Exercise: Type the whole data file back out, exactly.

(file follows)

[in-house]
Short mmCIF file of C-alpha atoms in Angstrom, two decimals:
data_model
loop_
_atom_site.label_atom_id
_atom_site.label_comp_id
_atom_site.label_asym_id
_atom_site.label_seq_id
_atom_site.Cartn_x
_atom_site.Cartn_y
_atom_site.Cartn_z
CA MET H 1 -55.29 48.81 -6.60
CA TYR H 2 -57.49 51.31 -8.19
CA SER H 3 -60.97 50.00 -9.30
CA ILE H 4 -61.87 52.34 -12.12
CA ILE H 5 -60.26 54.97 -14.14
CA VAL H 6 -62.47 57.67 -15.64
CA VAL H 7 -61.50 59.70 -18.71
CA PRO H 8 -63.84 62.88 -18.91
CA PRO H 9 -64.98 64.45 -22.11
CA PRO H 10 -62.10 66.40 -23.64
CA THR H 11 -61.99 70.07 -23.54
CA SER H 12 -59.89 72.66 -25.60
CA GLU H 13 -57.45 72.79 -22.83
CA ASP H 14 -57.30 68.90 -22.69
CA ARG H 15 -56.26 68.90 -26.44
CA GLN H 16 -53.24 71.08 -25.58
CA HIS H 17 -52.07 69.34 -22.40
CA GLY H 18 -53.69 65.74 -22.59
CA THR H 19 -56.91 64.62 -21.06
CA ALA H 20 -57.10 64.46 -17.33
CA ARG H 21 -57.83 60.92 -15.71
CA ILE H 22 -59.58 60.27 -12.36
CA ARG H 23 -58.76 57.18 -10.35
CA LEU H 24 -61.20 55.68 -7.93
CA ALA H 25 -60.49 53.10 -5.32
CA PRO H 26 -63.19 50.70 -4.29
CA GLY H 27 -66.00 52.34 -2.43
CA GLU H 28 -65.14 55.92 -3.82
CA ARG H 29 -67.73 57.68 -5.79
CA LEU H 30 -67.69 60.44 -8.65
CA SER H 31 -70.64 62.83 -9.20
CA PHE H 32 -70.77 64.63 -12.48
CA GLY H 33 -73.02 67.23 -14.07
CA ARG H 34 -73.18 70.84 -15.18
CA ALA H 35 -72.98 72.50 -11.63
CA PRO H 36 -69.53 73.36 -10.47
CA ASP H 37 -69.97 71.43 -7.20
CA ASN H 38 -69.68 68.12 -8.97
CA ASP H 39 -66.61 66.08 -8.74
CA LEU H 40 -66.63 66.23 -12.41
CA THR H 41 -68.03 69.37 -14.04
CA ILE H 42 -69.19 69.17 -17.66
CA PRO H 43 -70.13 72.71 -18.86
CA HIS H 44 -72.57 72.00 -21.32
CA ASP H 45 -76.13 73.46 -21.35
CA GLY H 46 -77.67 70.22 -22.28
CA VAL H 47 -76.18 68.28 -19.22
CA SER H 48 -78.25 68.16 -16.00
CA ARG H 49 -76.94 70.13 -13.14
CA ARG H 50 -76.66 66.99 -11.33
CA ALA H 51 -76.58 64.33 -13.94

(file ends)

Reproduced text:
[in-house]
Short mmCIF file of C-alpha atoms in Angstrom, two decimals:
data_model
loop_
_atom_site.label_atom_id
_atom_site.label_comp_id
_atom_site.label_asym_id
_atom_site.label_seq_id
_atom_site.Cartn_x
_atom_site.Cartn_y
_atom_site.Cartn_z
CA MET H 1 -55.29 48.81 -6.60
CA TYR H 2 -57.49 51.31 -8.19
CA SER H 3 -60.97 50.00 -9.30
CA ILE H 4 -61.87 52.34 -12.12
CA ILE H 5 -60.26 54.97 -14.14
CA VAL H 6 -62.47 57.67 -15.64
CA VAL H 7 -61.50 59.70 -18.71
CA PRO H 8 -63.84 62.88 -18.91
CA PRO H 9 -64.98 64.45 -22.11
CA PRO H 10 -62.10 66.40 -23.64
CA THR H 11 -61.99 70.07 -23.54
CA SER H 12 -59.89 72.66 -25.60
CA GLU H 13 -57.45 72.79 -22.83
CA ASP H 14 -57.30 68.90 -22.69
CA ARG H 15 -56.26 68.90 -26.44
CA GLN H 16 -53.24 71.08 -25.58
CA HIS H 17 -52.07 69.34 -22.40
CA GLY H 18 -53.69 65.74 -22.59
CA THR H 19 -56.91 64.62 -21.06
CA ALA H 20 -57.10 64.46 -17.33
CA ARG H 21 -57.83 60.92 -15.71
CA ILE H 22 -59.58 60.27 -12.36
CA ARG H 23 -58.76 57.18 -10.35
CA LEU H 24 -61.20 55.68 -7.93
CA ALA H 25 -60.49 53.10 -5.32
CA PRO H 26 -63.19 50.70 -4.29
CA GLY H 27 -66.00 52.34 -2.43
CA GLU H 28 -65.14 55.92 -3.82
CA ARG H 29 -67.73 57.68 -5.79
CA LEU H 30 -67.69 60.44 -8.65
CA SER H 31 -70.64 62.83 -9.20
CA PHE H 32 -70.77 64.63 -12.48
CA GLY H 33 -73.02 67.23 -14.07
CA ARG H 34 -73.18 70.84 -15.18
CA ALA H 35 -72.98 72.50 -11.63
CA PRO H 36 -69.53 73.36 -10.47
CA ASP H 37 -69.97 71.43 -7.20
CA ASN H 38 -69.68 68.12 -8.97
CA ASP H 39 -66.61 66.08 -8.74
CA LEU H 40 -66.63 66.23 -12.41
CA THR H 41 -68.03 69.37 -14.04
CA ILE H 42 -69.19 69.17 -17.66
CA PRO H 43 -70.13 72.71 -18.86
CA HIS H 44 -72.57 72.00 -21.32
CA ASP H 45 -76.13 73.46 -21.35
CA GLY H 46 -77.67 70.22 -22.28
CA VAL H 47 -76.18 68.28 -19.22
CA SER H 48 -78.25 68.16 -16.00
CA ARG H 49 -76.94 70.13 -13.14
CA ARG H 50 -76.66 66.99 -11.33
CA ALA H 51 -76.58 64.33 -13.94